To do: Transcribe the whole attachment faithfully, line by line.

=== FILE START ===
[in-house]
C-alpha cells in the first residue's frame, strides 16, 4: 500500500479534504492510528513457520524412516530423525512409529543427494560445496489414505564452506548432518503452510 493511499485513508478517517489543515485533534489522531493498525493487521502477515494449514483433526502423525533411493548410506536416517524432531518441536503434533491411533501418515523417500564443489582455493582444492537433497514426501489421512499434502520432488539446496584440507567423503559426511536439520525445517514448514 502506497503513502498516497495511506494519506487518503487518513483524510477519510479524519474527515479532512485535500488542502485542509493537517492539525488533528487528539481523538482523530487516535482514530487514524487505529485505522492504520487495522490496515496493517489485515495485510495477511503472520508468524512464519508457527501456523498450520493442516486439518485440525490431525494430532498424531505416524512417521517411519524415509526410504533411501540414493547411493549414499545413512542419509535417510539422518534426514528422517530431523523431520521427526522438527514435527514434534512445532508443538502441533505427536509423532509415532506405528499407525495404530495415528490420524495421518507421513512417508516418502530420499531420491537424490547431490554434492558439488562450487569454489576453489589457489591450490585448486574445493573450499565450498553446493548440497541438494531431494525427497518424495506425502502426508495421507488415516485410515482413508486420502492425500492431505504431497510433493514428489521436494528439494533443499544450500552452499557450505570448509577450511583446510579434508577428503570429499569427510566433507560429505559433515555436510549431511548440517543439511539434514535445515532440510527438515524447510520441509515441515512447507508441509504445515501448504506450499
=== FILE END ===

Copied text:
[in-house]
C-alpha cells in the first residue's frame, strides 16, 4: 500500500479534504492510528513457520524412516530423525512409529543427494560445496489414505564452506548432518503452510 493511499485513508478517517489543515485533534489522531493498525493487521502477515494449514483433526502423525533411493548410506536416517524432531518441536503434533491411533501418515523417500564443489582455493582444492537433497514426501489421512499434502520432488539446496584440507567423503559426511536439520525445517514448514 502506497503513502498516497495511506494519506487518503487518513483524510477519510479524519474527515479532512485535500488542502485542509493537517492539525488533528487528539481523538482523530487516535482514530487514524487505529485505522492504520487495522490496515496493517489485515495485510495477511503472520508468524512464519508457527501456523498450520493442516486439518485440525490431525494430532498424531505416524512417521517411519524415509526410504533411501540414493547411493549414499545413512542419509535417510539422518534426514528422517530431523523431520521427526522438527514435527514434534512445532508443538502441533505427536509423532509415532506405528499407525495404530495415528490420524495421518507421513512417508516418502530420499531420491537424490547431490554434492558439488562450487569454489576453489589457489591450490585448486574445493573450499565450498553446493548440497541438494531431494525427497518424495506425502502426508495421507488415516485410515482413508486420502492425500492431505504431497510433493514428489521436494528439494533443499544450500552452499557450505570448509577450511583446510579434508577428503570429499569427510566433507560429505559433515555436510549431511548440517543439511539434514535445515532440510527438515524447510520441509515441515512447507508441509504445515501448504506450499